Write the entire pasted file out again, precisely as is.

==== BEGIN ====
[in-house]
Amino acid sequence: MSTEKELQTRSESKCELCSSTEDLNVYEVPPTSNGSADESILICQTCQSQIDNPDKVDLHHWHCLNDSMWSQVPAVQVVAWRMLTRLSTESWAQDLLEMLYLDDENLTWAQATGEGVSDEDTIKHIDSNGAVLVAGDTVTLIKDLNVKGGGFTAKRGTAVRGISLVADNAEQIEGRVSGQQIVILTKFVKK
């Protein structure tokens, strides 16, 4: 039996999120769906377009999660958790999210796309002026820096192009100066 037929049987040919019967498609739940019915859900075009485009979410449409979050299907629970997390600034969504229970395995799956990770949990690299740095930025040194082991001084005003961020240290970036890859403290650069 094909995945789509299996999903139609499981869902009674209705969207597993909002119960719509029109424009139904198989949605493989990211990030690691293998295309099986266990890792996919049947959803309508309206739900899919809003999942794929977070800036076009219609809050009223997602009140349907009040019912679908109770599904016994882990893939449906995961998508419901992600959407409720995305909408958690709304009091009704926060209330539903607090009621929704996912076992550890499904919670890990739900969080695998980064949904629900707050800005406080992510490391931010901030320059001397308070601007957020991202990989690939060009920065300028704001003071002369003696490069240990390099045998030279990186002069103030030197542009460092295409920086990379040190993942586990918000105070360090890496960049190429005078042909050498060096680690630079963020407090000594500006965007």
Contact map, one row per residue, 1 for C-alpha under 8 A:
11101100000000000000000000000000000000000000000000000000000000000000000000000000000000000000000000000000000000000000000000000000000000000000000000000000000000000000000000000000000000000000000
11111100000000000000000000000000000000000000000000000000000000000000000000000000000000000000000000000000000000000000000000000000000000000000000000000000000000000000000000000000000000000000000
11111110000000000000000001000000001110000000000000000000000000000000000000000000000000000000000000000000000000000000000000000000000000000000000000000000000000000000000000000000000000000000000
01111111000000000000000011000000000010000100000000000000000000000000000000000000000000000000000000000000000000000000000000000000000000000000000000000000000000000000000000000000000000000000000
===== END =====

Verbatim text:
[in-house]
Amino acid sequence: MSTEKELQTRSESKCELCSSTEDLNVYEVPPTSNGSADESILICQTCQSQIDNPDKVDLHHWHCLNDSMWSQVPAVQVVAWRMLTRLSTESWAQDLLEMLYLDDENLTWAQATGEGVSDEDTIKHIDSNGAVLVAGDTVTLIKDLNVKGGGFTAKRGTAVRGISLVADNAEQIEGRVSGQQIVILTKFVKK
């Protein structure tokens, strides 16, 4: 039996999120769906377009999660958790999210796309002026820096192009100066 037929049987040919019967498609739940019915859900075009485009979410449409979050299907629970997390600034969504229970395995799956990770949990690299740095930025040194082991001084005003961020240290970036890859403290650069 094909995945789509299996999903139609499981869902009674209705969207597993909002119960719509029109424009139904198989949605493989990211990030690691293998295309099986266990890792996919049947959803309508309206739900899919809003999942794929977070800036076009219609809050009223997602009140349907009040019912679908109770599904016994882990893939449906995961998508419901992600959407409720995305909408958690709304009091009704926060209330539903607090009621929704996912076992550890499904919670890990739900969080695998980064949904629900707050800005406080992510490391931010901030320059001397308070601007957020991202990989690939060009920065300028704001003071002369003696490069240990390099045998030279990186002069103030030197542009460092295409920086990379040190993942586990918000105070360090890496960049190429005078042909050498060096680690630079963020407090000594500006965007």
Contact map, one row per residue, 1 for C-alpha under 8 A:
11101100000000000000000000000000000000000000000000000000000000000000000000000000000000000000000000000000000000000000000000000000000000000000000000000000000000000000000000000000000000000000000
11111100000000000000000000000000000000000000000000000000000000000000000000000000000000000000000000000000000000000000000000000000000000000000000000000000000000000000000000000000000000000000000
11111110000000000000000001000000001110000000000000000000000000000000000000000000000000000000000000000000000000000000000000000000000000000000000000000000000000000000000000000000000000000000000
01111111000000000000000011000000000010000100000000000000000000000000000000000000000000000000000000000000000000000000000000000000000000000000000000000000000000000000000000000000000000000000000